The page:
Make Your Own Daily Poetry Prompts
In the past, my poetry was immature and self-centered. I only wrote free verse poetry with a group of friends while passing time in the cliché coffee shop late at night. It's what we did. I set poetry aside when I moved on from that period in my life. A few years ago, I started writing poetry again. I was fortunate to make friends with some talented poets from whom I've learned more about the art of poetry.
I practiced the real poetry craft. I received feedback from poets who have a firm foundation in the techniques and forms. Over the years, I began to gather some poems that I regard as quality work. My file of finished poems grew. I started thinking about publishing a poetry chapbook. Then, my diligence in the practice of poetry fizzled.
The completion of a book of poetry is intimidating. Once it's published and out there, all the world can see what I can do (and can't do). I faced the same self-doubt, perfectionism, and self-criticism as an artist. The only thing I've found to help me move past this self-imposed roadblock is the force myself over it by putting my work out there.
So, with new resolve to complete my poetry book, I sat. And sat. Blank page before me, my mind also went blank. I needed some prompts. A quick search on the internet yielded some poetry prompts, but many contained specific subjects which was not what I wanted.
How I Made My Daily Poetry Prompts
I want to continue to grow in my knowledge and skills of poetry. I want to learn new forms and poetic devices. From that desire, I created my own poetry prompt generator.
First, I cut slips of paper. One each slip of paper, I wrote a poetry form. I took the stack of poetry forms and put them in a bag. Next, I took more slips of paper and wrote a poetic device on each one. I put those in a different bag. When I was ready to practice poetry, I took one slip of paper from the poetic forms bag and three slips of paper from the poetic devices bag.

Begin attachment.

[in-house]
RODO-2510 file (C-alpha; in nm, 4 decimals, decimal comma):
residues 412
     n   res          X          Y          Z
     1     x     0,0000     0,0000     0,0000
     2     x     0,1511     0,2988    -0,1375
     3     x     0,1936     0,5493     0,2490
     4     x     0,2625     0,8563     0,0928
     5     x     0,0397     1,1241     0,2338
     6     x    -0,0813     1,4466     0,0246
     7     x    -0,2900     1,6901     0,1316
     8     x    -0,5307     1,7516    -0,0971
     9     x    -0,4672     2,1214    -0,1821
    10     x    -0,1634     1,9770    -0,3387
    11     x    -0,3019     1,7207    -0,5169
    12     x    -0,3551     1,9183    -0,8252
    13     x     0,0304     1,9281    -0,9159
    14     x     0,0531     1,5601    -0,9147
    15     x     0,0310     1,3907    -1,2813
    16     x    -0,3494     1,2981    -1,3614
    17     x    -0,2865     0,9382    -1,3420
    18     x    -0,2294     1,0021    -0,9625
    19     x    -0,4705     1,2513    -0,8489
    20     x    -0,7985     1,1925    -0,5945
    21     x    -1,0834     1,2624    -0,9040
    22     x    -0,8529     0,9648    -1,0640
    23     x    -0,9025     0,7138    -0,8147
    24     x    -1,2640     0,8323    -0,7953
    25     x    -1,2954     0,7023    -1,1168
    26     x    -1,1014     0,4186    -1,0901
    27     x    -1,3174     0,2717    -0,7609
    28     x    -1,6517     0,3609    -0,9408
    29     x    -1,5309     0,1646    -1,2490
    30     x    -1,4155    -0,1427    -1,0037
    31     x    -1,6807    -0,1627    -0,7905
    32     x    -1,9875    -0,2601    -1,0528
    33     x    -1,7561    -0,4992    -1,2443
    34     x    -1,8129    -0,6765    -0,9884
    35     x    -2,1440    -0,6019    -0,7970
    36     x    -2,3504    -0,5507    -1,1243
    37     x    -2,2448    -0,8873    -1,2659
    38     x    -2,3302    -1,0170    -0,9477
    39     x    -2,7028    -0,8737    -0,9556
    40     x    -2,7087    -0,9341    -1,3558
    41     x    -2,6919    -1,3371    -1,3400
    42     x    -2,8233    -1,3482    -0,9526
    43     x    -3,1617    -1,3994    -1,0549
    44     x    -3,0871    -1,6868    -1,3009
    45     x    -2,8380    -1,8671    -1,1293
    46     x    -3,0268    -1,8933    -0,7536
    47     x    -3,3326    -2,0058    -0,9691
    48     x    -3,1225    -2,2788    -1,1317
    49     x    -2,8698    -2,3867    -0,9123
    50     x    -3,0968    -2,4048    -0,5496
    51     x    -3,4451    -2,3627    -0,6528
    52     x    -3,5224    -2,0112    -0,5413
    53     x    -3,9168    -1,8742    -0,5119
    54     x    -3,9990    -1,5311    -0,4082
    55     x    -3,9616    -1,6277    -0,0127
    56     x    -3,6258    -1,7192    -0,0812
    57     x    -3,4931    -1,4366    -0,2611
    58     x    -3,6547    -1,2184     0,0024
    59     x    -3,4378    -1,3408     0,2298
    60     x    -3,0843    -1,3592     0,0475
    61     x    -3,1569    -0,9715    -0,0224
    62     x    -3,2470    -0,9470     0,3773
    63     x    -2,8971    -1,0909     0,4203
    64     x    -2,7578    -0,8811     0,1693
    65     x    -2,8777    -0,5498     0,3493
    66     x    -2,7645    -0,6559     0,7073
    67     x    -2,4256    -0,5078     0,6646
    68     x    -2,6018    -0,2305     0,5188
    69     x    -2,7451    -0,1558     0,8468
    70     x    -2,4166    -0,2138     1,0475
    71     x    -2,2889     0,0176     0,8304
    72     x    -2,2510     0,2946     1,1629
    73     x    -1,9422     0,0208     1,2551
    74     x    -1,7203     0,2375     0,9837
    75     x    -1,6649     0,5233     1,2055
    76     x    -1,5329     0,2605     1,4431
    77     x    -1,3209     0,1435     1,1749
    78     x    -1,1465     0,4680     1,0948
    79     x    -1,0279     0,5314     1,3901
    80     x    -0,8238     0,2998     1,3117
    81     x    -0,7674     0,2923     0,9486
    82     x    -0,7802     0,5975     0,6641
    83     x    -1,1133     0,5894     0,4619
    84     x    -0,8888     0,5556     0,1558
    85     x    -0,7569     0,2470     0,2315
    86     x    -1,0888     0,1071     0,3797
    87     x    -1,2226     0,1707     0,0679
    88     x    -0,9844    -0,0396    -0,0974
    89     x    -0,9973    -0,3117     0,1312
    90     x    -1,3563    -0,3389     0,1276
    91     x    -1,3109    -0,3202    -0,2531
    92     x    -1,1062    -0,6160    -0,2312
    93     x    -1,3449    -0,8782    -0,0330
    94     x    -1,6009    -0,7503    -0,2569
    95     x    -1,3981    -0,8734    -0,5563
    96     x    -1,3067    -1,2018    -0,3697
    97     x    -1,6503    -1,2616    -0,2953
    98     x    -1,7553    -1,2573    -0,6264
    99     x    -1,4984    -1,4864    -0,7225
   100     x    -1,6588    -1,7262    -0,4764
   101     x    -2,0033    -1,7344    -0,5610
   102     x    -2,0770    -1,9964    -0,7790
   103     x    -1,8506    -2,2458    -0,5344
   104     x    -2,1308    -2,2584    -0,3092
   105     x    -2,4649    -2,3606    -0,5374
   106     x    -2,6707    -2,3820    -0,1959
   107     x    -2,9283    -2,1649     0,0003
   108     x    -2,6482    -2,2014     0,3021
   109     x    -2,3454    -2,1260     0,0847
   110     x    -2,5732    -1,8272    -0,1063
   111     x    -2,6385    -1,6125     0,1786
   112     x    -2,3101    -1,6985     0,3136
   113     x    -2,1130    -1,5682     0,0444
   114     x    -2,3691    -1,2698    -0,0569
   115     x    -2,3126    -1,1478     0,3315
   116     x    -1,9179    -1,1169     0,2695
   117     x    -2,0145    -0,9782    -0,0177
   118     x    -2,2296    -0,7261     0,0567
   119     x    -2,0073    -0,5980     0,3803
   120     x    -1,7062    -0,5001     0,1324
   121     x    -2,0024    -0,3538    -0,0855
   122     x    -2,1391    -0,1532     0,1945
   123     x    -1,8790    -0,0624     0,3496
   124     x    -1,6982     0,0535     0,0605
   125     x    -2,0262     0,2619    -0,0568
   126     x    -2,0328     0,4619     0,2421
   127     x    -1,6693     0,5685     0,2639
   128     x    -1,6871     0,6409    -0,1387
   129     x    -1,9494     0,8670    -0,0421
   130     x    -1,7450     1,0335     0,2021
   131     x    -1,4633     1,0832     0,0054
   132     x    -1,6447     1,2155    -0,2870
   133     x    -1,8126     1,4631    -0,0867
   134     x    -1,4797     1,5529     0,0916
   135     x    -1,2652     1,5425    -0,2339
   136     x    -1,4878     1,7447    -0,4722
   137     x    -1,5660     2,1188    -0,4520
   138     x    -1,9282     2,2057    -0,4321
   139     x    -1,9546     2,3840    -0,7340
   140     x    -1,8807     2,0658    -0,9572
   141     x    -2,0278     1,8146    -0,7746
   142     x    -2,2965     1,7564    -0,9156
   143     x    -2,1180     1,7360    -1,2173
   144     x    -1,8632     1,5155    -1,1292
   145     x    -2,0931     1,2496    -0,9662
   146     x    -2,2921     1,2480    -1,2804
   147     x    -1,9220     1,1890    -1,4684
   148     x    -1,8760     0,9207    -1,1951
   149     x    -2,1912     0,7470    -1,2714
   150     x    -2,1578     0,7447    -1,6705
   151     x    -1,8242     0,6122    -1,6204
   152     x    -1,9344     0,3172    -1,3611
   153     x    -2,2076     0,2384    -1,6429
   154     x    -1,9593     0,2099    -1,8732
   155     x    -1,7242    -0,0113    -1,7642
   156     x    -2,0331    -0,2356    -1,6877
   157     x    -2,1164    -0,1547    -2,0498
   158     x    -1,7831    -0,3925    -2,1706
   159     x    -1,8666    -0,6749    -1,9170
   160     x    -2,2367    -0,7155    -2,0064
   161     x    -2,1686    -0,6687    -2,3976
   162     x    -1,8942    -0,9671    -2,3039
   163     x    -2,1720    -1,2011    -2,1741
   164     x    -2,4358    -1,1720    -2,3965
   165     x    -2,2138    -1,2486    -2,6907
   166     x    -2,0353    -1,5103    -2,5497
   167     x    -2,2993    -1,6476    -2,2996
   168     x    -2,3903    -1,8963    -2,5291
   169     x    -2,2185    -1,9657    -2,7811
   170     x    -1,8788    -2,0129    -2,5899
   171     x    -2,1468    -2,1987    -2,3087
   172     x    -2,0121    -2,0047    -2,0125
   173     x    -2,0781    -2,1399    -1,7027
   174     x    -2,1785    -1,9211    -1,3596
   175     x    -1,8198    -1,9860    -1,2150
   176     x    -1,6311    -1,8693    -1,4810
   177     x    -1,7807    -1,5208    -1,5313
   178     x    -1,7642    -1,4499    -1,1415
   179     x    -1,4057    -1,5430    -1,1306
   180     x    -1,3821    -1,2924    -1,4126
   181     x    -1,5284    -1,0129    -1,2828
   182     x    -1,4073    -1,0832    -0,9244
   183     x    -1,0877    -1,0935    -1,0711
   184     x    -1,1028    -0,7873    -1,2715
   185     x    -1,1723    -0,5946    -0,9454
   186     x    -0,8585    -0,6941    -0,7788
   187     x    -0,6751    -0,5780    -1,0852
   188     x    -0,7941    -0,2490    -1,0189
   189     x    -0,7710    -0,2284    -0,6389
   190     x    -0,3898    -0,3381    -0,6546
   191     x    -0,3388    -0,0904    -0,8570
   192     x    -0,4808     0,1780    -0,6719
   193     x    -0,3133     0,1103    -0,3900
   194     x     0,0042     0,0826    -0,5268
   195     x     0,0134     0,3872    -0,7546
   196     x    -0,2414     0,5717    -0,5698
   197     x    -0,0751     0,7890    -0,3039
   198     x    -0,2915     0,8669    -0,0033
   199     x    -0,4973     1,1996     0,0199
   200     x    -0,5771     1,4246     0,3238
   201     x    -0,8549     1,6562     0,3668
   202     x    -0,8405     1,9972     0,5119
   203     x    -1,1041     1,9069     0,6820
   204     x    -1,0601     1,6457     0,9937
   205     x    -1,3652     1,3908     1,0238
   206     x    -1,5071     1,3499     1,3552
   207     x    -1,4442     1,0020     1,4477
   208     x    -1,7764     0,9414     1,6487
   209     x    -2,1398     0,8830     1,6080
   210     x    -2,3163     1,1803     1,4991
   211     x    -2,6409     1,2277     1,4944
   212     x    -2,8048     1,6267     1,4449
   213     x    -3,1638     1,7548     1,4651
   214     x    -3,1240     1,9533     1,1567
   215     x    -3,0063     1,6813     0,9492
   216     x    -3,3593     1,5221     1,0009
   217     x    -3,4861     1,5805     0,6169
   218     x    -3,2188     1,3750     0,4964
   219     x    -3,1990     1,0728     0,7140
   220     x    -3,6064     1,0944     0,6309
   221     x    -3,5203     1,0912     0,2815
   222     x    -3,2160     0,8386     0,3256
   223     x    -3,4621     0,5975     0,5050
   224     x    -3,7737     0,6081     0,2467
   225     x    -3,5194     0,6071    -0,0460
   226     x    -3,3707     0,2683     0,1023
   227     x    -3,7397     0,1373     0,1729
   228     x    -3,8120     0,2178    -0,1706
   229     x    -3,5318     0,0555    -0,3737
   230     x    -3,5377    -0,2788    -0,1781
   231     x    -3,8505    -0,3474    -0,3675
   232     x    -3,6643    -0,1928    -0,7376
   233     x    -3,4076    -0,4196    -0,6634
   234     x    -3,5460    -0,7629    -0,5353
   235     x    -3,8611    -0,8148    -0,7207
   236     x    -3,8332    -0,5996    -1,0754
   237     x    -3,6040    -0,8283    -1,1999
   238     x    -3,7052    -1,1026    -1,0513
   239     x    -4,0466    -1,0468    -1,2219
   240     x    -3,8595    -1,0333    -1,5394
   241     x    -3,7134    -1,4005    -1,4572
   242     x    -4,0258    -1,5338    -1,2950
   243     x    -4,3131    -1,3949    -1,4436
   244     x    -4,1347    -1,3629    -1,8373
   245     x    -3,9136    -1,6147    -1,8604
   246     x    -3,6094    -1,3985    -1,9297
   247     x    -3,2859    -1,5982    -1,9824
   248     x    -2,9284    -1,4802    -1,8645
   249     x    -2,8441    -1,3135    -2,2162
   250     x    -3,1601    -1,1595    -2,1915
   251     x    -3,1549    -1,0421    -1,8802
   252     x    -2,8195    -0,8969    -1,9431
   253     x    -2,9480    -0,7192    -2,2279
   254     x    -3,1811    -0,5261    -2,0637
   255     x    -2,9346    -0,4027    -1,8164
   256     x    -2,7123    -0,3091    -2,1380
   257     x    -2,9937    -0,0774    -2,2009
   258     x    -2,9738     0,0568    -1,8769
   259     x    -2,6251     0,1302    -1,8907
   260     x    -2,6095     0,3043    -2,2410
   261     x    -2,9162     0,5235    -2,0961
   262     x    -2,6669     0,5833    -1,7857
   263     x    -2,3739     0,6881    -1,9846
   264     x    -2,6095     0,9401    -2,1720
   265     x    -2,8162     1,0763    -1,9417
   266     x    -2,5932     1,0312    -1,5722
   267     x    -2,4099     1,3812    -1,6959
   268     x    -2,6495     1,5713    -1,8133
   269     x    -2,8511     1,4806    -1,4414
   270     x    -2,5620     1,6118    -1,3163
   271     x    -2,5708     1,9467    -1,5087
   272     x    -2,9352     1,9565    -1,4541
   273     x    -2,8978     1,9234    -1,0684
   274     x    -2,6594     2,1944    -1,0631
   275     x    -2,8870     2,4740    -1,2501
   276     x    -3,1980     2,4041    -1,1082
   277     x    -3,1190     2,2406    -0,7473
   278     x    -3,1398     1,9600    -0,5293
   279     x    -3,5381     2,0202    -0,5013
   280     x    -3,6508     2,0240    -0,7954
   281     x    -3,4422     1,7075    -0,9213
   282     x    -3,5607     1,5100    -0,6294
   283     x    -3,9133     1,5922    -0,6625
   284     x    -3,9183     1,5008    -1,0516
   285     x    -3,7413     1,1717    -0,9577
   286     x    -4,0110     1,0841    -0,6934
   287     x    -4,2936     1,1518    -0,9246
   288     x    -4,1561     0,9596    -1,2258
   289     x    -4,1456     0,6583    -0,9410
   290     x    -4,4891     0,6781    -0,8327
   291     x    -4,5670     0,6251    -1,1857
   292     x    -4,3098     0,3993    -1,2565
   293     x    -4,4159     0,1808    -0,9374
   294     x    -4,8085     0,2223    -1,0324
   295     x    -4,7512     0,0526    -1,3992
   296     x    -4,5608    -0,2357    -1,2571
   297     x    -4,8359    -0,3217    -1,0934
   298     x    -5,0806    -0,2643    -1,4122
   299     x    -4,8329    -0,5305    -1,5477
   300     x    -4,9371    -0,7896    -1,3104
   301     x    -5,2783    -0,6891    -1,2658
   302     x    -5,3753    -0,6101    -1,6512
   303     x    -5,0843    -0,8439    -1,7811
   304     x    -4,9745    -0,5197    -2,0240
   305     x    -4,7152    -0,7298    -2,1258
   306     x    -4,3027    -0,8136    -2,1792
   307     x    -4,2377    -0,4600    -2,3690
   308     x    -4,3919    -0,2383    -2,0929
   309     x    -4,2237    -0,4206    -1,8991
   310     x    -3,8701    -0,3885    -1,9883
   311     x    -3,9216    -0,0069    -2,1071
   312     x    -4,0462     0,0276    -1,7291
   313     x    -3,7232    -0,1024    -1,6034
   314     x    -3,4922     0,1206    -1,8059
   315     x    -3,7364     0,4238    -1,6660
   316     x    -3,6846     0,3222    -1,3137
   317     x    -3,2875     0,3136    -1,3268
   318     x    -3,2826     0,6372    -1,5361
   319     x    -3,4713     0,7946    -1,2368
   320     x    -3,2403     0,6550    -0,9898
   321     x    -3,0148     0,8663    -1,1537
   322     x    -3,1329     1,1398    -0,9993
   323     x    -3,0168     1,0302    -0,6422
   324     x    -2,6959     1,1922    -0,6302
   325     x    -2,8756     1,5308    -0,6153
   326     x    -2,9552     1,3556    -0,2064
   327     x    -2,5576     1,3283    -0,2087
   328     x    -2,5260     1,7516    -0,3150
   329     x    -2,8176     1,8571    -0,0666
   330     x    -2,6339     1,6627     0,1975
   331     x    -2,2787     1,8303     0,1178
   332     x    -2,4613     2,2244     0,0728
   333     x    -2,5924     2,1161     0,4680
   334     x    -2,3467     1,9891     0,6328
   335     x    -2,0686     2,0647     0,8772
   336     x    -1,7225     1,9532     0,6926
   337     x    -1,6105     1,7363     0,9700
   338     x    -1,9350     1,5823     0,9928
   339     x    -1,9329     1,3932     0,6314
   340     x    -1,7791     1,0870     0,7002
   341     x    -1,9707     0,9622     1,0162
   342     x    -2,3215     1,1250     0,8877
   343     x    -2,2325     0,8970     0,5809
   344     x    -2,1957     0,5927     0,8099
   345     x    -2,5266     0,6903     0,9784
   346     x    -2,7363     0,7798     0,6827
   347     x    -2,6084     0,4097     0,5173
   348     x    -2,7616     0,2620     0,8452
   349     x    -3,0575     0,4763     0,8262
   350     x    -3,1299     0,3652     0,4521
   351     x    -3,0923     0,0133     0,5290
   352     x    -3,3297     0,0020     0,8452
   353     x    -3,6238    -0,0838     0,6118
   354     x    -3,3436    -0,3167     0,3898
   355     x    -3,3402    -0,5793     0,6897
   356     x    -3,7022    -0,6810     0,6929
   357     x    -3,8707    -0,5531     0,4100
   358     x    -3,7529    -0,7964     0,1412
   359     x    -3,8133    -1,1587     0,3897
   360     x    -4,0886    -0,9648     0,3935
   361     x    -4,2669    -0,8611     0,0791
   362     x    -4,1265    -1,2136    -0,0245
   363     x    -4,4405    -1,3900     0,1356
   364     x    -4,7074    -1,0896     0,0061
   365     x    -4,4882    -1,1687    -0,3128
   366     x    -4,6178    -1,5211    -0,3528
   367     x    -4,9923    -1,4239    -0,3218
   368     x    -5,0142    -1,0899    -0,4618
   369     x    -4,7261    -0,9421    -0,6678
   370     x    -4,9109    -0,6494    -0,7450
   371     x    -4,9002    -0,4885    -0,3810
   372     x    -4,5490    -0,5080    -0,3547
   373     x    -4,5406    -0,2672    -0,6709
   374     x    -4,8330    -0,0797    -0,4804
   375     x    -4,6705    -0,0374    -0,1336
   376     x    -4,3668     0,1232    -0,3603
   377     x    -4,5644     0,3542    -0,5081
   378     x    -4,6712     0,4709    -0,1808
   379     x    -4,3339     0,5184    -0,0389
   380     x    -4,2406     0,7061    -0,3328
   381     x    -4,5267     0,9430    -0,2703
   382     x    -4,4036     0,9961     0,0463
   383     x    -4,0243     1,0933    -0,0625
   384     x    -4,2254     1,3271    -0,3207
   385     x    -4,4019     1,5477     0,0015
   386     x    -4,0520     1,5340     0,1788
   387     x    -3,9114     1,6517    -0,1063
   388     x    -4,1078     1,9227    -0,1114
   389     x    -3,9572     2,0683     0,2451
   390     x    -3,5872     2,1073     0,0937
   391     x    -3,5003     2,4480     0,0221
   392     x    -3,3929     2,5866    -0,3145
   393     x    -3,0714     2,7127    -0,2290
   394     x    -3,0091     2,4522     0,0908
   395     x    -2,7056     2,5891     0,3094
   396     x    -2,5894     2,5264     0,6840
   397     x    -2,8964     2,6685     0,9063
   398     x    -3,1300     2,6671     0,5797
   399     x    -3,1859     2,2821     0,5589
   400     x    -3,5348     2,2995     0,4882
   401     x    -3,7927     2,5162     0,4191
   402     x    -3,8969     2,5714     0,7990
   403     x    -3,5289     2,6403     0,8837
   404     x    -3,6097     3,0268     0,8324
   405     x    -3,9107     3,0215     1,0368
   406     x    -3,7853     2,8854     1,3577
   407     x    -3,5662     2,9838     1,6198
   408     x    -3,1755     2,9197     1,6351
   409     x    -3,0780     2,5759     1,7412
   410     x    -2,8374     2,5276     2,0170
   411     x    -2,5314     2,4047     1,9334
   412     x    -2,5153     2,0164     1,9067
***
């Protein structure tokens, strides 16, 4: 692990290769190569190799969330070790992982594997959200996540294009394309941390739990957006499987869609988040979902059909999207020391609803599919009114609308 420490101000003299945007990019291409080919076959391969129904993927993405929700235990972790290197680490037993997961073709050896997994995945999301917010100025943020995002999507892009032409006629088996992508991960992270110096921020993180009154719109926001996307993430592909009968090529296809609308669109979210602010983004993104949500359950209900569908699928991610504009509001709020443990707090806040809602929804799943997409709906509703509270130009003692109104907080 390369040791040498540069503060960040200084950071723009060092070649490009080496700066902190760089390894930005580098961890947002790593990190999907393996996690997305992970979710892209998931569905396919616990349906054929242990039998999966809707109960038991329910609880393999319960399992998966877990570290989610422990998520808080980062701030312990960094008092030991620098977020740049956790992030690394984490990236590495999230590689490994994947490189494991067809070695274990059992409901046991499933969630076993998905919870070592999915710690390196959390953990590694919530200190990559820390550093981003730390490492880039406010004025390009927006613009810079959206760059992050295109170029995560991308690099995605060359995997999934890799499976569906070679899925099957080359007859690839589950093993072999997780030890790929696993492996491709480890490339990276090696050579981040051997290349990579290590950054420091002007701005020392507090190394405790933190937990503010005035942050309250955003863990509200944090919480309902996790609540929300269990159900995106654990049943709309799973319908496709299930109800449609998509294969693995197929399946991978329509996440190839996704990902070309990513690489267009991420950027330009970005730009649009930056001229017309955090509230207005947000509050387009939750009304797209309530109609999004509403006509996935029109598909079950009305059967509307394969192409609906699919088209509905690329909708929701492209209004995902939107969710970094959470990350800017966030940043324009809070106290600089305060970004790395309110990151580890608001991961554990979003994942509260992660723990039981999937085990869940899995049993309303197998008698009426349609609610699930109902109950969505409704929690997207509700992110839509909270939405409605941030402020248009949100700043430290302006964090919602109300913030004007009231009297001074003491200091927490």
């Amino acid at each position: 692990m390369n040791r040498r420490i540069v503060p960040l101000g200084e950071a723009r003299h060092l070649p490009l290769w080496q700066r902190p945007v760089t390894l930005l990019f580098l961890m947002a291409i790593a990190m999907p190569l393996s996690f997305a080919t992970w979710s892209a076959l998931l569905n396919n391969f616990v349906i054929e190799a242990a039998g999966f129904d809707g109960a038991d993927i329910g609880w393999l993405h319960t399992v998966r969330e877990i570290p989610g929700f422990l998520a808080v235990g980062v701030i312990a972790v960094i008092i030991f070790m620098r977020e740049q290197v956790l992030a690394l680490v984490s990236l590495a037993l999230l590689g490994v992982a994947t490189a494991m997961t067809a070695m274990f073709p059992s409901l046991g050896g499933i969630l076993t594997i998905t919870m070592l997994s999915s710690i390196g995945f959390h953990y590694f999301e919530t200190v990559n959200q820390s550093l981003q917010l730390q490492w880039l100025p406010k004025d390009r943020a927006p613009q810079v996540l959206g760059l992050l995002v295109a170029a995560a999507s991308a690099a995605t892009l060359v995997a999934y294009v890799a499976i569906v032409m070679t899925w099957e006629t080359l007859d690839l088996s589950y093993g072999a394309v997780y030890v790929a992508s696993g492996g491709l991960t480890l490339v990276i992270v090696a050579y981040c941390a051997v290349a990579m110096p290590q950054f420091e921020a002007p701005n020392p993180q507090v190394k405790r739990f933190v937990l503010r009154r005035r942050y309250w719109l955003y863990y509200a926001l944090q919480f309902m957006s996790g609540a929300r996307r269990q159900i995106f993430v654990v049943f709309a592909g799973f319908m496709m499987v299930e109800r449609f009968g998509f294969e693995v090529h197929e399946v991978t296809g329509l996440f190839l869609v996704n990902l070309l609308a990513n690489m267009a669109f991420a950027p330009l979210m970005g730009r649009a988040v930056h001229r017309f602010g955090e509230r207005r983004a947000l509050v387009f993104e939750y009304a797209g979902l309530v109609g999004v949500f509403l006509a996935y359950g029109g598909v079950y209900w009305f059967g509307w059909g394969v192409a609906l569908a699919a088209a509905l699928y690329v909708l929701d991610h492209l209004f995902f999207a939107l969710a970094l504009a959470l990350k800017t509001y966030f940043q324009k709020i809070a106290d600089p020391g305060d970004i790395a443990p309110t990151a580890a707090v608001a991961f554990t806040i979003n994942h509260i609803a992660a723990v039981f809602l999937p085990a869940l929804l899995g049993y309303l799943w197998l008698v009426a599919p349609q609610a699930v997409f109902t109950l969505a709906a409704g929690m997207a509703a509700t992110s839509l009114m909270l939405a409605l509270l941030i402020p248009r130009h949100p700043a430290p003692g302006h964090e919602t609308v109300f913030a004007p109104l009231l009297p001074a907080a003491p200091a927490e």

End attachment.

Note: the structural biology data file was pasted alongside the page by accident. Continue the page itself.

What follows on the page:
If you try this exercise, you can decide how strictly you'll follow the prompts. I decided rather quickly that I was not going to force anything. I used the prompts to help me get started on a poem. If my poem wandered in a direction other than what the prompts suggested, I would not reign in the poem. However, I may make a note to try that prompt again the next day. As a general guideline, I first try to use two of the three poetic device prompts.
For my first day, I drew the word "cinquain" from the bag of poetry forms. I chose the poetic devices: apostrophe, alliteration, and asteismus. In a dialogue, asteismus is a humorous reply that uses word play. I was not able to incorporate asteismus, but this is the poem that I wrote with those poetry prompts:
Eyes on Jesus
the LORD said, "Come."
on water, Peter walked
the windy world distracts from Christ
The same day, I felt like trying another cinquain. I wrote "Motivation Stirs."
and flicker flame
worn pages carry dreams;
lifts heavy fog as furnace ticks
I continue to use the prompts. Instead of the bags, I have upcycled a couple food containers. I decorated them and use them to hold my poetry prompts.
In addition to using the slips of paper, I do things that help me get ready to paint with words. I make hot tea and play classical music in the background. Usually, I'll light a candle. I get comfortable with my poetry journals. Those are the things that help me get ready to write poetry. Your routine to get in the flow may be very different. My routine to get ready to paint is completely different than my routine to write poetry. I'm not sure why, but that's what works for me. I suggest you find what activities or stimuli help you get ready to write poetry.
Sources for Forms and Poetic Devices:
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